- According to police, Scott told them that she and Knowles were with Philbrick at Turtle Soup, and then went to Kabuki later that night for drinks, sometime around 10 p.m. She said she thought Philbrick only had one beer at Turtle Soup, but she wasn’t sure about this.
Scott allegedly told police that she has known Philbrick for about 10 years, and they are best friends. She said that as he was going over the bump, the accident “happened fast” and she wasn’t sure exactly what happened.
Scott described Knowles as a “thrillseeker,” and said that she and Philbrick had talked about the bump in the past. Scott said she had frequently told a story about how Philbrick had taken her over the bump and made her smack her head in the process.
- The bartender at Turtle Soup, a 24-year-old man, told police that he had served Philbrick at least four Heinekens and maybe as many as seven or eight over the course of the evening.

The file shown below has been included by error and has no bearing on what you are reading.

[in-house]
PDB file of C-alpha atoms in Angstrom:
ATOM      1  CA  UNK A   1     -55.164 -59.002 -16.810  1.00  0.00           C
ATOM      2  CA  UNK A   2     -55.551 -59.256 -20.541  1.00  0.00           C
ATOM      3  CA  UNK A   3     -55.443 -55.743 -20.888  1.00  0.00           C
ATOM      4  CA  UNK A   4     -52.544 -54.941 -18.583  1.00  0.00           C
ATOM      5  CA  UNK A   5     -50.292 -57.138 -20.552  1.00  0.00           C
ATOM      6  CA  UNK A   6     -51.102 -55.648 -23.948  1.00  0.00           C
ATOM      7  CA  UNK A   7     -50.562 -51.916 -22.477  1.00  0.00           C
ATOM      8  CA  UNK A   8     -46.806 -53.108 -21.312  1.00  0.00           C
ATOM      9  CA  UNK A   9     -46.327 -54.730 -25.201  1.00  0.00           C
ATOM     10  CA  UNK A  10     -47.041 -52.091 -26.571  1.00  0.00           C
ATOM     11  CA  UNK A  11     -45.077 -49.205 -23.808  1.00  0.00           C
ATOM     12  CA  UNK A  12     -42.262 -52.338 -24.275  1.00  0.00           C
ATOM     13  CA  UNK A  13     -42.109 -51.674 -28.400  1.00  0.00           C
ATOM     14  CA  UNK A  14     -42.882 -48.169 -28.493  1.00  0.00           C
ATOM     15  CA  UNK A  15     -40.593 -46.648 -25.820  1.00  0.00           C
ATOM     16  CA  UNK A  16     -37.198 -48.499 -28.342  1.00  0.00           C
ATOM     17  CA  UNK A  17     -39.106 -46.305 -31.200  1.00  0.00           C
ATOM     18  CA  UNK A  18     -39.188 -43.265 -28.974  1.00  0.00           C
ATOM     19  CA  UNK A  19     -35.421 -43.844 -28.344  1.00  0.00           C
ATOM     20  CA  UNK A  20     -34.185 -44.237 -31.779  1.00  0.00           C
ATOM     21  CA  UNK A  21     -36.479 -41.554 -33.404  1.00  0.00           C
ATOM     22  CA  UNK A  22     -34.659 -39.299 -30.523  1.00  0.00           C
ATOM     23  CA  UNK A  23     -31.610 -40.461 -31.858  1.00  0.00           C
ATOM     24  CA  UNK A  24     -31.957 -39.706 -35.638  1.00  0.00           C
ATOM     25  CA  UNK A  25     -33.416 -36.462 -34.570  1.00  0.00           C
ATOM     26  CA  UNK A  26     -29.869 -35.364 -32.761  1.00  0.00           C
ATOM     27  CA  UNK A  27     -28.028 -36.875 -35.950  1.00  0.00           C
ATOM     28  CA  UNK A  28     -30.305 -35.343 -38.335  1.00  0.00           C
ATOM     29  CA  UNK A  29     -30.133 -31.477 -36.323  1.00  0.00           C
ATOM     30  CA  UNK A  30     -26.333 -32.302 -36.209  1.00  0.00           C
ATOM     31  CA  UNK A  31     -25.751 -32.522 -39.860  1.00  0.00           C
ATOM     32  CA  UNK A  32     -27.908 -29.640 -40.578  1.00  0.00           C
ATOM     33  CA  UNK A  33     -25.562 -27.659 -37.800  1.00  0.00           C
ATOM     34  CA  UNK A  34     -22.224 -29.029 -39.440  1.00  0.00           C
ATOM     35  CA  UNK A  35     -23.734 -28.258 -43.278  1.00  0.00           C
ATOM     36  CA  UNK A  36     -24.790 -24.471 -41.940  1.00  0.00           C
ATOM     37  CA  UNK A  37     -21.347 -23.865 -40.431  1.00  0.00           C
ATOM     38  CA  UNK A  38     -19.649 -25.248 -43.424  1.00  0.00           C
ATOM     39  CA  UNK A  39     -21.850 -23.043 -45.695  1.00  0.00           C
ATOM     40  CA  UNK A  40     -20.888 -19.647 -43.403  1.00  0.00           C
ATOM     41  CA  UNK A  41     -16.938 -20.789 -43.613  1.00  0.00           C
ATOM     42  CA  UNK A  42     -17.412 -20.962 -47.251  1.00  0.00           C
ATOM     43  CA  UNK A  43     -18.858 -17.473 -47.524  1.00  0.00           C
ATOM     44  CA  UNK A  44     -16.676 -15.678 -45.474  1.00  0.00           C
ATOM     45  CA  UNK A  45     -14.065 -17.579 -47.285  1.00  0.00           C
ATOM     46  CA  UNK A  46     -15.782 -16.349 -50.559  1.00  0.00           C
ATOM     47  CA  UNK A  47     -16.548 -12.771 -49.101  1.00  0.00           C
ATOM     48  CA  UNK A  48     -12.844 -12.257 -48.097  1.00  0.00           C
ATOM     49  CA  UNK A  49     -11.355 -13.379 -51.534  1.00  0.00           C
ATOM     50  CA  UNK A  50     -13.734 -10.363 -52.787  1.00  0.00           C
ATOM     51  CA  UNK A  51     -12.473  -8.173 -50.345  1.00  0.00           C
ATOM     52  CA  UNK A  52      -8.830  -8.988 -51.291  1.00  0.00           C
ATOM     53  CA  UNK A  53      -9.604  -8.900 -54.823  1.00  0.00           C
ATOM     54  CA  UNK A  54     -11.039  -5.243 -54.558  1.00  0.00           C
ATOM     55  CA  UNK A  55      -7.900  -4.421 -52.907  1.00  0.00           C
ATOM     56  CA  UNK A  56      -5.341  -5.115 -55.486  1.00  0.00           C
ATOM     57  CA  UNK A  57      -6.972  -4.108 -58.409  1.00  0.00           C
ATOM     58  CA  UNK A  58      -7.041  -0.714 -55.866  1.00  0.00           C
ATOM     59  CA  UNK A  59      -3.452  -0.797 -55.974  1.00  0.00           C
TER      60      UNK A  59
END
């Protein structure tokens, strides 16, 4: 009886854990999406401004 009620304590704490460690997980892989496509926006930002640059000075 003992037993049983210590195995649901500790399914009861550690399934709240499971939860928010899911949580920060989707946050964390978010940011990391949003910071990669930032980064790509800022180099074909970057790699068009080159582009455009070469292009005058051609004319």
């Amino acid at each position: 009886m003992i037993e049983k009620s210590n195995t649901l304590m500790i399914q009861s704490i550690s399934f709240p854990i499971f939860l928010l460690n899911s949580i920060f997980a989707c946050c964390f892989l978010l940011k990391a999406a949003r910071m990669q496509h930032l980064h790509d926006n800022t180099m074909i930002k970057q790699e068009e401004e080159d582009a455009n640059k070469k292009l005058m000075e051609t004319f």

However, he said there was no record of this, because managers didn’t pay for drinks at the restaurant. He also said that there is no security footage. He told police that when he left, Philbrick did not seem to be impaired.
- The first responder was a 26-year-old woman who lived on Middlebridge Road. She told police that when she arrived, Scott was outside the car and screaming that it was all her fault. She confirmed that Philbrick’s family arrived while she was there, but didn’t touch the scene.
- A 35-year-old employee of Turtle Soup told police that she was working as a server from about 5 p.m. to 11:15 p.m. She said that Philbrick was drinking Heineken, but she wasn’t sure how much, and added that she hadn’t served him any.
- A 27-year-old employee of Turtle Soup told police that she was working from about 5 p.m. to 11 p.m. She said Knowles was off her shift at about 9:45 p.m.
The woman told police that Philbrick was the acting manager, but wasn’t specifically scheduled for the night. She said he didn’t seem drunk when he left the restaurant.